The Dirty Truth About Your Sewer Lines: The Importance of This Underground Network

Man Digging Out Clogged Sewer Line Closeup

It’s not often the topic of conversation, but when given a moment of consideration, the vast network of pipes and sewer lines that most modern cities have devised is a true marvel of civilization. Most people don’t have to think about it. We go on with our lives as a pre-established system functions beneath our feet. 

As a plumber, however, it is our job to think about it. And we find the history pretty amazing. 

Let’s dive into some of the details.

When the Pipes Come a Calling

As we say here in the business, tearing up the ground to take a look at your sewer pipes is not a weekend activity. It’s not something families do in lieu of a baseball game or family movie night. It’s the kind of thing that’s forced upon homeowners or property owners. When wastewater is not leaving the premises as expected, it’s time to do some investigating. 

Most sewage systems across the country are a network of pipes, pumps, and/or mains for collecting wastewater. Municipalities will usually divide sewage systems into industrial or residential. This vast network of pipes protects residents and members of the community but also the animals and the environment. This is why proper maintenance and installation of new piping is essential to protect everyone. 

The Main Parts of the Sewage System 

Most sewer systems are composed of several main components. Each component works together to get the wastewater and sewage to where it needs to go. The function of this system involves some pretty strategic thinking.  They might vary by area and whether the area is connected to a municipal water treatment plant.

These include: 

  • Pipes: The pipes are the main transfer of the pipes. 
  • Sewer main: This is where pipes from homes or buildings flow into that takes them to the water treatment plant. 
  • Dry well lift station: These pumping stations may be present in areas where the water treatment plant is above the level of where the sewage is coming from. They do the work that gravity would otherwise do and pressurize the sewage so it travels up towards the plant. 
  • Septic Tank:  Some more rural or remote areas will have septic tanks near each property. These are made out of fiberglass, concrete, or polythene and are buried underground, where they collect and sift out the sewage. 
  • Drain field: As the water flows out of the septic tank it goes into the drain field. 
  • Soil: In some instances, soil can be used to treat wastewater, as it contains the needed bacteria and microbes to begin the treatment.

Piping Material: Old vs New Homes

When it comes to sewage systems, engineers have found ways to improve the function and longevity of the infrastructure. One way to do this is not only through better design and ample use of gravity and elevation but also through the materials used in the piping. 

In homes built before the 1950s, the materials used for sewer pipes and sewer lines were quite different. Here’s a rundown of the difference.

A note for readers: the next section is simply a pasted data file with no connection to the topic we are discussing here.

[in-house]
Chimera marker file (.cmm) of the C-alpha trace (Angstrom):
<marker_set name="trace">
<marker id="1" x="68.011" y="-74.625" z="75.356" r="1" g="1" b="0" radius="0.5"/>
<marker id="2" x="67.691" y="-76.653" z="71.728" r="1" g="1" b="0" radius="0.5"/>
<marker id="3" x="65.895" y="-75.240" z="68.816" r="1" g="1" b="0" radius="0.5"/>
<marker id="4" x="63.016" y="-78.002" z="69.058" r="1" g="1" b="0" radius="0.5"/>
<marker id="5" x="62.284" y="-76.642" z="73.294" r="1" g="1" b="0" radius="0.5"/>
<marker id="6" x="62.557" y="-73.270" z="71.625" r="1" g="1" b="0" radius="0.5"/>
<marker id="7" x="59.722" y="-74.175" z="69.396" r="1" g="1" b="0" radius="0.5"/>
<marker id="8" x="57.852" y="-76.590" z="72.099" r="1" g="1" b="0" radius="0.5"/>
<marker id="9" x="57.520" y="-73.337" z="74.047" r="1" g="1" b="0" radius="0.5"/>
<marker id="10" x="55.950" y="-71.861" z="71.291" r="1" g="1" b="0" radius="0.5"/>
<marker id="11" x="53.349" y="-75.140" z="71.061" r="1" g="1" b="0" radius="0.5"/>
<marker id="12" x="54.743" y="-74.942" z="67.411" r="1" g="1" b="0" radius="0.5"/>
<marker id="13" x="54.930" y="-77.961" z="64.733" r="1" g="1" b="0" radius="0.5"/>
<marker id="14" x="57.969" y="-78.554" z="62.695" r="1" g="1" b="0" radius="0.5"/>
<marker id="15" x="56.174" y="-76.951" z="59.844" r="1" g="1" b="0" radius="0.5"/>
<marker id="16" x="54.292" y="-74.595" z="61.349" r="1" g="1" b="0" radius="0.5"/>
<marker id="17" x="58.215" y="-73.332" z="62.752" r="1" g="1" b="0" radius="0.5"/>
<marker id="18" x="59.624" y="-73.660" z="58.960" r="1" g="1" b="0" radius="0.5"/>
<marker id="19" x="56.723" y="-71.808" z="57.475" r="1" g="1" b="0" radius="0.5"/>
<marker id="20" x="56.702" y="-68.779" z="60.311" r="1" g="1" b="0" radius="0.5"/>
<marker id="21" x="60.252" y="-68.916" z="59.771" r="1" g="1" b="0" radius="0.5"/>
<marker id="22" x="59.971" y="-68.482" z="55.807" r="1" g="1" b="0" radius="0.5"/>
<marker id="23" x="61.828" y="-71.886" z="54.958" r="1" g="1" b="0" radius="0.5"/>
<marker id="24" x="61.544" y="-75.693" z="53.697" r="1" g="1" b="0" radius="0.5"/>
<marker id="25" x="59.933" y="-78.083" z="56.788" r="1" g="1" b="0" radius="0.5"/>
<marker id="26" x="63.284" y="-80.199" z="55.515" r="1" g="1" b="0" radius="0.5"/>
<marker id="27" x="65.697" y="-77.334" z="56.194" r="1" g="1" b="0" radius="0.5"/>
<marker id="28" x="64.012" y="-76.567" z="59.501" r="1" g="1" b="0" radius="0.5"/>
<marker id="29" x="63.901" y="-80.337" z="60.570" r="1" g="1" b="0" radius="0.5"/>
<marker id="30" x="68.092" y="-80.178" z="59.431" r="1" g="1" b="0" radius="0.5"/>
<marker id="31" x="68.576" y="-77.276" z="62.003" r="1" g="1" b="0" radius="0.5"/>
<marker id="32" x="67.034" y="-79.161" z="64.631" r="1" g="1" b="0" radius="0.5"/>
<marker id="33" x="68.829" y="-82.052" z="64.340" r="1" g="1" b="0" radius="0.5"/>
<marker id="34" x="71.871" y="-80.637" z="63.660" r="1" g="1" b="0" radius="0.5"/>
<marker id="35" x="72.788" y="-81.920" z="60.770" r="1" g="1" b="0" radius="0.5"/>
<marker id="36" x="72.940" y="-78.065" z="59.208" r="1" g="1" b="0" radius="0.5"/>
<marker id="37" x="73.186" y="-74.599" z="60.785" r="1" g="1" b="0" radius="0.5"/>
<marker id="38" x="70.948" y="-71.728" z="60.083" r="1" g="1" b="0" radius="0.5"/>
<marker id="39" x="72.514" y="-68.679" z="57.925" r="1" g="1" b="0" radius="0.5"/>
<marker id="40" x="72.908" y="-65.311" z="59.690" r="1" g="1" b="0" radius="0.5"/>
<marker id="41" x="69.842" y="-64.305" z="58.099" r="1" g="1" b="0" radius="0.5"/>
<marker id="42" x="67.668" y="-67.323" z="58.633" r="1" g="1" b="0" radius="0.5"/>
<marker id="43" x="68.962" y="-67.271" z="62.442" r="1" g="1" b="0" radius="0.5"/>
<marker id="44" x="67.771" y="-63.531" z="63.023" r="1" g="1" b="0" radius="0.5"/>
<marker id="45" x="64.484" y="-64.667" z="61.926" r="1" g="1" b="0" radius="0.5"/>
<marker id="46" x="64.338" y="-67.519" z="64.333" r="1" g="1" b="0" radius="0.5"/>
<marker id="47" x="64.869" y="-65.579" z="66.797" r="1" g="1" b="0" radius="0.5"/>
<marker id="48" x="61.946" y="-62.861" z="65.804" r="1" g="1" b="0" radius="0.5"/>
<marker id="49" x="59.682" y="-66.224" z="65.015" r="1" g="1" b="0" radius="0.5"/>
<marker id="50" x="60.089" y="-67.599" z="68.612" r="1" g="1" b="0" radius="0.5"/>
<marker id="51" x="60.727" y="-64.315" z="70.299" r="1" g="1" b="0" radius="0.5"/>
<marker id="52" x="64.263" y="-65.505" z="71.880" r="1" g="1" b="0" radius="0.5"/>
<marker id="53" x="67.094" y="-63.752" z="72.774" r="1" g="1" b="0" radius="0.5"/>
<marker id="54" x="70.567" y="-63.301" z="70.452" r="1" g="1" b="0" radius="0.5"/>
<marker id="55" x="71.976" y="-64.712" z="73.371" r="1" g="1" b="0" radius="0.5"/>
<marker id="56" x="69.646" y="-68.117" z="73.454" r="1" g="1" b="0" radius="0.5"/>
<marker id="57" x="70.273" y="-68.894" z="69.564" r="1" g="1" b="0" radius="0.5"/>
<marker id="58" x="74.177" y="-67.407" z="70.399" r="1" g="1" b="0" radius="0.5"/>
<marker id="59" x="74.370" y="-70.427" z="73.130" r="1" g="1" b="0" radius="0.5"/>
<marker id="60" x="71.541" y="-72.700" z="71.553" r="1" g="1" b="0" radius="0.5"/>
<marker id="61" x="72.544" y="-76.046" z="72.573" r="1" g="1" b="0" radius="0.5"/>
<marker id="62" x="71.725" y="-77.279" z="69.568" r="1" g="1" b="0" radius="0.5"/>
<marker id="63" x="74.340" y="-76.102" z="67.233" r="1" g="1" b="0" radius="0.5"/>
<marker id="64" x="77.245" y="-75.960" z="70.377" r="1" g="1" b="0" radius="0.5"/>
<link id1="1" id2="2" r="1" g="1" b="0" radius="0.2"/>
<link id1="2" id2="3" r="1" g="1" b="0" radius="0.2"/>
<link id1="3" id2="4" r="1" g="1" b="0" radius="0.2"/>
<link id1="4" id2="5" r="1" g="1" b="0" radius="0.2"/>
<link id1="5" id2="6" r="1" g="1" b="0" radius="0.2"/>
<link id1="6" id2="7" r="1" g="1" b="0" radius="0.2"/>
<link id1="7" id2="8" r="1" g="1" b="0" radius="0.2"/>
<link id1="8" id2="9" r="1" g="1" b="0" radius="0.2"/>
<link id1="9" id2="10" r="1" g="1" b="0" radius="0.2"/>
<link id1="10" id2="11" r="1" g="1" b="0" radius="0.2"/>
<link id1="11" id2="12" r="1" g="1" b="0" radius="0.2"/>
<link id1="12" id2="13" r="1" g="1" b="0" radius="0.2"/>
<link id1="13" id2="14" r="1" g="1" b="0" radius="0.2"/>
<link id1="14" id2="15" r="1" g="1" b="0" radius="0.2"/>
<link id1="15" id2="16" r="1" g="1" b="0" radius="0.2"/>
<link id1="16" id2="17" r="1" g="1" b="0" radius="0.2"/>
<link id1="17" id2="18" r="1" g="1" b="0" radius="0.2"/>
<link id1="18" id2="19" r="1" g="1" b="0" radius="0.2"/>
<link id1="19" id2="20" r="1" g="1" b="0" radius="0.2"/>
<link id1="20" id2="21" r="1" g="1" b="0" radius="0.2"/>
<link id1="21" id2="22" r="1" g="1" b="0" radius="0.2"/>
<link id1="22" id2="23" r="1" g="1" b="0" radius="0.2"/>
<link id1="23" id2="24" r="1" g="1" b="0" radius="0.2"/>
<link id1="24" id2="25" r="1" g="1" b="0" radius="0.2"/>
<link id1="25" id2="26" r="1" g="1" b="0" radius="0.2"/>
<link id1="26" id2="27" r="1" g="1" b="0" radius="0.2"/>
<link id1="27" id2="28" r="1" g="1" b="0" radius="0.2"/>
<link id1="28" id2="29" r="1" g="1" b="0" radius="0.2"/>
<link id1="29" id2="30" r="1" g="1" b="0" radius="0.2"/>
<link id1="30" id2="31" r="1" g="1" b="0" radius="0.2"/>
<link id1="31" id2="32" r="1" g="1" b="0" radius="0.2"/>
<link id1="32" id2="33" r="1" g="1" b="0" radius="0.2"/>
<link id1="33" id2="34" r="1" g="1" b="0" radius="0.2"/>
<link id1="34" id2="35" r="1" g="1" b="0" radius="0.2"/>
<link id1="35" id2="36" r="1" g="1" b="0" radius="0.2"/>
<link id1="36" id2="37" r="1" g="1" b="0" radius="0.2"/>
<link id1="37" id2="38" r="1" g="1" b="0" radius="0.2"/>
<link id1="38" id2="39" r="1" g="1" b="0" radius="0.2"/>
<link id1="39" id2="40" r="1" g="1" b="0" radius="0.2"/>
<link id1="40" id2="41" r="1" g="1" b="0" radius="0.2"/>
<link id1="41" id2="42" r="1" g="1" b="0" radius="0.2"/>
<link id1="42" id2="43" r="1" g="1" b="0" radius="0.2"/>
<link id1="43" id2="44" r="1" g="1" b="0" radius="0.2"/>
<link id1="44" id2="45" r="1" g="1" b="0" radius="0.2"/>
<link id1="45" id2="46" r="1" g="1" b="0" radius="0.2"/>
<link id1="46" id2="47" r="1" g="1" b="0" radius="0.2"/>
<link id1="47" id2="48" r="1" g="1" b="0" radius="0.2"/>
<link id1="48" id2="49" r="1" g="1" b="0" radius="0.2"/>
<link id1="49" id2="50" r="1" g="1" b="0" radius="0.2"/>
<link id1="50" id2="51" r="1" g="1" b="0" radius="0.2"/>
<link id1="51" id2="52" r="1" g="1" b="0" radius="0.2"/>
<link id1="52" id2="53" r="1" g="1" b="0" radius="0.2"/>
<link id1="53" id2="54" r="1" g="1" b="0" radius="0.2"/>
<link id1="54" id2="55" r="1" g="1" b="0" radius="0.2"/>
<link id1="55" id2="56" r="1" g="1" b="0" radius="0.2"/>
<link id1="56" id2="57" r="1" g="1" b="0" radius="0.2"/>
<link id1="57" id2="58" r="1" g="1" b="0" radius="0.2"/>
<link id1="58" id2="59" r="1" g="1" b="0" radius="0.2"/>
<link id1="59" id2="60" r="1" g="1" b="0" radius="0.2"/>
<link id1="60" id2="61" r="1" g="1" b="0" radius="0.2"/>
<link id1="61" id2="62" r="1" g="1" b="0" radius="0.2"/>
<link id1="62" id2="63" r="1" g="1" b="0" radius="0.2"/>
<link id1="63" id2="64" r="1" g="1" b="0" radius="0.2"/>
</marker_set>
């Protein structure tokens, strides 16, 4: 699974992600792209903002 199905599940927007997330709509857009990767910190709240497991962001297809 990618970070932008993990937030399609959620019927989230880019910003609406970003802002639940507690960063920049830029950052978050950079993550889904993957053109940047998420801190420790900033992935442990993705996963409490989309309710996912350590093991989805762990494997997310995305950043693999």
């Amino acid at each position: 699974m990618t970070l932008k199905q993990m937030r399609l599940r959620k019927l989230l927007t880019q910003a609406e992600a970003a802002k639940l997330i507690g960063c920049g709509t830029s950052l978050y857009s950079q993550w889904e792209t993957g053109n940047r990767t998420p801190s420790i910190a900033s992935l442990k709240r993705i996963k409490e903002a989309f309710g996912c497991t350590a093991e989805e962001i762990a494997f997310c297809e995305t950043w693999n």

Before the 1950s: Homes built before the 1950s and still a few years after that, one might find clay pipe, cast-iron pipe, Orangeburg, and plastic sewer pipe. 

The 1970s and onwards: Newer homes will likely have PVC pipes and ABS pipes. 

A Little Bit of History of Sewage 

Since mankind began building cities and living in large compounds, questions about how to deal with and treat wastewater quickly became a top priority. As early as the Roman Empire, early iterations of sewage systems were evident. The Romans had cut-stone sewers and developed circular led pipes for water. 

Once the Dark Ages hit, both personal hygiene and community sewage systems were put on hold (as was much everything else). As time went on, more condensed cities realized that it was in their best interest to do something about this. Paris, France was one of the first cities that finally settled on the idea of installing a sewer system of some kind. They were inspired by ideas from ancient civilizations but incorporated new concepts such as low flow channels, sidewalks for workers, sewer-cleaning devices, and more. 

London, England was another city that realized it needed to do something and also began installing sewer systems. These ideas would spread quickly throughout Europe in the 1800s and make their way into the United States. After the Civil War, the U.S. began looking to the Europeans for ideas on how to solve the waste problem and the first generation of civil engineers would get to work in American cities like Memphis, Tennessee. 

There was some trial and error in these early sewage systems, but the basic concept has carried on. Gravity plays a major role in getting wastewater where it needs to go, and both modern and old engineers figured that out pretty quickly. 

Get Your Pipes Straightened Out With Genevie Plumbing Services

There’s a lot that can go wrong with your pipes. Burst pipes and clogs are common culprits of headaches for the modern homeowner. The good news is that there are people out there that know how to fix it and do so in the most efficient way possible. If you are a homeowner within a municipality, your home is likely tied to a sewer system. 

Having trouble with your pipes? Need answers for a plumbing question. Call Genevie Plumbing today. 


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